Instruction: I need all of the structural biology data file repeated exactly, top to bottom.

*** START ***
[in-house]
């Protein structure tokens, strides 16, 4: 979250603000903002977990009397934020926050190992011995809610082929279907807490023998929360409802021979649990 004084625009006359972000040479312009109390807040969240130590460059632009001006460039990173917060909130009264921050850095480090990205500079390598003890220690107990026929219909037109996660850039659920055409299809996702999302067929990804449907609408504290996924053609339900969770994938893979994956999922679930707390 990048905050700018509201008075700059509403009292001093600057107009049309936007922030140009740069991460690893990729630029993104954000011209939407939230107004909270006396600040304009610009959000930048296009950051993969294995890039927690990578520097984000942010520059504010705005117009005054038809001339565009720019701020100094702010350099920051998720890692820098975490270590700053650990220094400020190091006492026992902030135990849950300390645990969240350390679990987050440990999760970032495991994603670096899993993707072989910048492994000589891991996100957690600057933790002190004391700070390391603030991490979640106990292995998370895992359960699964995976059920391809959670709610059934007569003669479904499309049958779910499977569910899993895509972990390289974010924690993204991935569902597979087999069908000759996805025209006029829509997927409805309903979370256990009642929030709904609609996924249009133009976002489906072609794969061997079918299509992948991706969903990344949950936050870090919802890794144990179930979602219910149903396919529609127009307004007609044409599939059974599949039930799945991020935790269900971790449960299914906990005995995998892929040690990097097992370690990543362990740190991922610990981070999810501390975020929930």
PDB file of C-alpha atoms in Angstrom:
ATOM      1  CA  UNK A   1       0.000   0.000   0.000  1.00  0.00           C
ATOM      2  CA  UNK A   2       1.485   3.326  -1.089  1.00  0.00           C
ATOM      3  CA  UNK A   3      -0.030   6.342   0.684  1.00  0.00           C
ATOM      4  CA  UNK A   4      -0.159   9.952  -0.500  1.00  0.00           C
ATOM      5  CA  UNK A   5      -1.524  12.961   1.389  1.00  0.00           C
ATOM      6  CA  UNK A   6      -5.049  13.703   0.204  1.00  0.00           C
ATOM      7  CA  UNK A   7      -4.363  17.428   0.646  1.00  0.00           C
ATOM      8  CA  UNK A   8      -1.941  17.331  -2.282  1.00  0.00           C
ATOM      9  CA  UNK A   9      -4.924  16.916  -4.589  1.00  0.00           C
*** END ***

[in-house]
């Protein structure tokens, strides 16, 4: 979250603000903002977990009397934020926050190992011995809610082929279907807490023998929360409802021979649990 004084625009006359972000040479312009109390807040969240130590460059632009001006460039990173917060909130009264921050850095480090990205500079390598003890220690107990026929219909037109996660850039659920055409299809996702999302067929990804449907609408504290996924053609339900969770994938893979994956999922679930707390 990048905050700018509201008075700059509403009292001093600057107009049309936007922030140009740069991460690893990729630029993104954000011209939407939230107004909270006396600040304009610009959000930048296009950051993969294995890039927690990578520097984000942010520059504010705005117009005054038809001339565009720019701020100094702010350099920051998720890692820098975490270590700053650990220094400020190091006492026992902030135990849950300390645990969240350390679990987050440990999760970032495991994603670096899993993707072989910048492994000589891991996100957690600057933790002190004391700070390391603030991490979640106990292995998370895992359960699964995976059920391809959670709610059934007569003669479904499309049958779910499977569910899993895509972990390289974010924690993204991935569902597979087999069908000759996805025209006029829509997927409805309903979370256990009642929030709904609609996924249009133009976002489906072609794969061997079918299509992948991706969903990344949950936050870090919802890794144990179930979602219910149903396919529609127009307004007609044409599939059974599949039930799945991020935790269900971790449960299914906990005995995998892929040690990097097992370690990543362990740190991922610990981070999810501390975020929930």
PDB file of C-alpha atoms in Angstrom:
ATOM      1  CA  UNK A   1       0.000   0.000   0.000  1.00  0.00           C
ATOM      2  CA  UNK A   2       1.485   3.326  -1.089  1.00  0.00           C
ATOM      3  CA  UNK A   3      -0.030   6.342   0.684  1.00  0.00           C
ATOM      4  CA  UNK A   4      -0.159   9.952  -0.500  1.00  0.00           C
ATOM      5  CA  UNK A   5      -1.524  12.961   1.389  1.00  0.00           C
ATOM      6  CA  UNK A   6      -5.049  13.703   0.204  1.00  0.00           C
ATOM      7  CA  UNK A   7      -4.363  17.428   0.646  1.00  0.00           C
ATOM      8  CA  UNK A   8      -1.941  17.331  -2.282  1.00  0.00           C
ATOM      9  CA  UNK A   9      -4.924  16.916  -4.589  1.00  0.00           C